Saturday, September 15, 2007

Night Unto Night (1949)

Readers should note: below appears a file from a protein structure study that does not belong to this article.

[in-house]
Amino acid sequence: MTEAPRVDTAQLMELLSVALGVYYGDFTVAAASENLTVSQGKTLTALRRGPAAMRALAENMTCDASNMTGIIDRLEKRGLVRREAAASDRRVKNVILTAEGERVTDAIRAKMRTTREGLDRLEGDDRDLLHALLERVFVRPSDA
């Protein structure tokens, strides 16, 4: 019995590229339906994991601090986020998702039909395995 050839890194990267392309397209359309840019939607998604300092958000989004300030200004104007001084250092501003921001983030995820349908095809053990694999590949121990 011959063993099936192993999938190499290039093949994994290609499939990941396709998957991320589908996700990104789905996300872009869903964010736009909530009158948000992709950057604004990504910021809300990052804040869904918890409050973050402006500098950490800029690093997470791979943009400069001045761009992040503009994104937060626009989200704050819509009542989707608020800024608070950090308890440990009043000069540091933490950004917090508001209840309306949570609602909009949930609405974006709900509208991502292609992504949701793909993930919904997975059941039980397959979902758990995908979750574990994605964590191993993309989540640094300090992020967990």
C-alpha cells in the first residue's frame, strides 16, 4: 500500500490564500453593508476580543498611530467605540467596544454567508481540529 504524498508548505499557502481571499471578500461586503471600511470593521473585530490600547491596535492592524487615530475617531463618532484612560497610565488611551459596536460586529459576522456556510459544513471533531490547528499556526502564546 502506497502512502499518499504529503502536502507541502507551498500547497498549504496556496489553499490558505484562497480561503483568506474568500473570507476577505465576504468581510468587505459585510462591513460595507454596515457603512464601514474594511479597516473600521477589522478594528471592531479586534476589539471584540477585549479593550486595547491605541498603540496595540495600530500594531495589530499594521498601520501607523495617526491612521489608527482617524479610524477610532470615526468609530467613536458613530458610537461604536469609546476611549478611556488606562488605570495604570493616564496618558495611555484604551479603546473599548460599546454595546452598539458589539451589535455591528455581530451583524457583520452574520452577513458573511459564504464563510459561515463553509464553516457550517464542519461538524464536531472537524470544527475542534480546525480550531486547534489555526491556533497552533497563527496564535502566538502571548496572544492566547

The description for Night Unto Night (1949) on Turner Classic Movies : "Epileptic surgeon meets haunted widow." That epileptic surgeon? Ronald Reagan. The director? Don Siegel. Sold! It's a curiosity - a grand gothic melodrama about epilepsy and ghosts, and both are treated as equally frightening. Reagan plays a biochemist (the surgeon bit was false advertising) who relocates to the eastern Florida coast in order to deal with his illness. The house he wants to rent is owned by Ann (Viveca Lindfors), a freaked out widow still obsessed with her late husband Bill. She tends to be framed in extreme close-up, her thousand-yard stare giving her the air of the walking dead. The movie's all atmosphere, with an impressive use of miniatures for the coastal house, while the rest of the film is bathed in darkness, likely to hide the lack of expansive sets, but it creates a dreamlike mood - mostly nightmarish. The other characters on the coast are equally bizarre: Ann's sister Lisa is freewheeling boozehound, forever ragging on the monogamous lifestyle, while the neighbor C.L. paints romance novel covers and is always bemusedly attacking the scientific, rational attitude in favor of the spiritual. Ghosts and scientists battle it out, with the ghosts taking a minor victory.


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